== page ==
24 ounces/day x 125 calories per ounce = 3000 calories / day
The last method that I will recommend is to calculate your baseline nutritional needs utilizing the following equations. This is a more specific approach to get you closer to what you will need out on the trail. Of course, these equations should also be modified based on objective, season, activity, and duration.
Body weight (lb) x 0.106 ounces (3g) of carbohydrates / day
Body weight (lb) x 0.029 ounces (.8) of protein / day
Body weight (lb) x 0.017 ounces (.5) of fat / day
For me, a 150 pound, active male this equals approximately 450 grams of carbs, 120 grams of protein (you’ll notice this aligns nicely with nutritionist Brian Rigby’s protein recommendations in our previous article “Build Better Ultralight Backpacking Meals With Heavyweight Nutrition”) and 70 grams of fat per day for a baseline total of 640 grams of food per day. My typical summer trip, as a backcountry ranger at Grand Canyon National Park, involves hiking about 5-10 miles per day in extremely hot temperatures over what I consider to be easy trails: the Bright Angel and South Kaibab Trails. I go a little heavy on the carbs and low on the fat, because eating food like cheese just isn’t appealing when it is 115 degrees in the shade.
Forthcoming, on the HMG blog you will find numerous lightweight backpacking food ideas I’ve generated over the years, divided by meal type. In addition to those that are already posted on the HMG site, these new recipes are the foundation for almost every trip I take. These recipes can be modified to be meat, diary, and/or gluten free.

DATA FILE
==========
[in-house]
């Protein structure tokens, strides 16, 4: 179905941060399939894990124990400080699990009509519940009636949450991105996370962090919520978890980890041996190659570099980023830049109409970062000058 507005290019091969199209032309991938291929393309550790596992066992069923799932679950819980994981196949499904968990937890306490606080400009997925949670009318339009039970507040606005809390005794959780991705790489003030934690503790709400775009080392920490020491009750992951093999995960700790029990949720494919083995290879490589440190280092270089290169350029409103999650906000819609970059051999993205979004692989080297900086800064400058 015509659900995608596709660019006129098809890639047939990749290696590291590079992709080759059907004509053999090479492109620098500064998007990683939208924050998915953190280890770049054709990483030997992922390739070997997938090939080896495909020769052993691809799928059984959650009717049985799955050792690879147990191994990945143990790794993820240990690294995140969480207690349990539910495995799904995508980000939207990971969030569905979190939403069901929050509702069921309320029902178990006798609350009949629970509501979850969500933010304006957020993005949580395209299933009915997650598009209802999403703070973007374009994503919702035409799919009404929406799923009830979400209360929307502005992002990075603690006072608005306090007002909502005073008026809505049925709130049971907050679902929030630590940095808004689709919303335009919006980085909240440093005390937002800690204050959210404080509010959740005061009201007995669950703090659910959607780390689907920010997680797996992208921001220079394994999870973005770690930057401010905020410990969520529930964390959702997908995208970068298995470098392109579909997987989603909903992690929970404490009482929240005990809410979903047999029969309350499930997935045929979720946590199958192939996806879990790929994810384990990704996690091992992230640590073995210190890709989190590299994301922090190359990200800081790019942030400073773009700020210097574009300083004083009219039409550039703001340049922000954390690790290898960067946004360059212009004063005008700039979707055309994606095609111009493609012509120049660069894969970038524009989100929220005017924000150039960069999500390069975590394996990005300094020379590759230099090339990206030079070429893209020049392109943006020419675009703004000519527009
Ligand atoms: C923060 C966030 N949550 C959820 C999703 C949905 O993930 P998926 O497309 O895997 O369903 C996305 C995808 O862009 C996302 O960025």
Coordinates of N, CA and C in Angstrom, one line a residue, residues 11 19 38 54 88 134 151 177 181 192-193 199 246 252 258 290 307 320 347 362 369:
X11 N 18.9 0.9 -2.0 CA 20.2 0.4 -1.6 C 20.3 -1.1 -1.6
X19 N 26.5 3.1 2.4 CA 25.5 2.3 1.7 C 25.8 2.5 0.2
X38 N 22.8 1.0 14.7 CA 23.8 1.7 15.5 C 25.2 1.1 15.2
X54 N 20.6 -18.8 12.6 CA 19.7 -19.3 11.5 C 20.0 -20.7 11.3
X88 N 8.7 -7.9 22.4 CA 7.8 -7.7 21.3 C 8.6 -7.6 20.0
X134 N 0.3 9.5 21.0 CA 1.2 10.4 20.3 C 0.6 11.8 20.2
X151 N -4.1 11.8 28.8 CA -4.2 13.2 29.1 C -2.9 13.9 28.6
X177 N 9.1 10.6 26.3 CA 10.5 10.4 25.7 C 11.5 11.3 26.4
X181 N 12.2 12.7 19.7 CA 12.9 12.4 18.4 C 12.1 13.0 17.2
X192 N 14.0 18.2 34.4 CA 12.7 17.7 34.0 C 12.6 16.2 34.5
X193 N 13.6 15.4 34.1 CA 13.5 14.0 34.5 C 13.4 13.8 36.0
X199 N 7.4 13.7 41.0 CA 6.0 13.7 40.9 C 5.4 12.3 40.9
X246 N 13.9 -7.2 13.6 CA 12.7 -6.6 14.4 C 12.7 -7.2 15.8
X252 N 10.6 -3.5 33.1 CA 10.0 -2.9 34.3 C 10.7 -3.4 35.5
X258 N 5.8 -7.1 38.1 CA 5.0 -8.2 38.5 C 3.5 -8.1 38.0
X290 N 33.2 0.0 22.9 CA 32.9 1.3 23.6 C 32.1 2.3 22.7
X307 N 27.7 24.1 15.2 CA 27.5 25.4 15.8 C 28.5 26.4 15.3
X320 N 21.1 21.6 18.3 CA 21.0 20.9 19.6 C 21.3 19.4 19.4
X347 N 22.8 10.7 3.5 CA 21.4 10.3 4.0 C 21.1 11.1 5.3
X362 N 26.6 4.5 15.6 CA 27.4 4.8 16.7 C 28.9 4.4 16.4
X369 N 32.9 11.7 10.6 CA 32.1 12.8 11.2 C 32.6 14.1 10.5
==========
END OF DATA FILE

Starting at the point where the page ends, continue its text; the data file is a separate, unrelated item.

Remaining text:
To get you started, below is an example of a couple of recipes that I would consider eating at the end of an active day hiking on the trail or climbing routes at the crag during the winter. After arriving in camp I would prepare a dinner of Thai Curry with Fish and a dessert consisting of Fruity Upside Down Cake. The combination of these two recipes is approximately 1200-1300 calories. Together they pack a whopping 110 grams of carbohydrates, 37 grams of protein and 33 grams of fat.
Thai Curry with Fish
Directions: Mix all the ingredients (minus the tuna and the hot sauce) before leaving home. In the field, combine all the ingredients in a cozy and simply cover them with boiling water, about ½ to 1 cup. Let sit for 5 minutes.
½ cup instant white rice
1/8 cup coconut cream powder
1/8 cup dehydrated mushrooms
2 tbsp dehydrated red bell peppers
½ tbsp dehydrated onion
1 tsp dehydrated green onion
½ tsp spicy red pepper flakes
½ tsp dehydrated Thai basil
1/8 tsp curry powder
1/8 tsp True Lime
1 pack tuna in sunflower oil
1 packet, hot sauce (optional)
Fruity Upside Down Cake
Directions: Mix the Jell-O and Nido at home. In the field, mix with water and let the mixture settle for approximately 5 minutes. Cover in layers with the remaining dry ingredients.
¼ cup dried fruit such as mango, pineapple, or apricots
½ serving Jell-O brand Vanilla or Cheesecake Pudding
2 tbsp shredded, sweetened coconut
2 tsbp Nestle Nido
1/3 cup Panko bread crumbs
1 packet Sugar in the Raw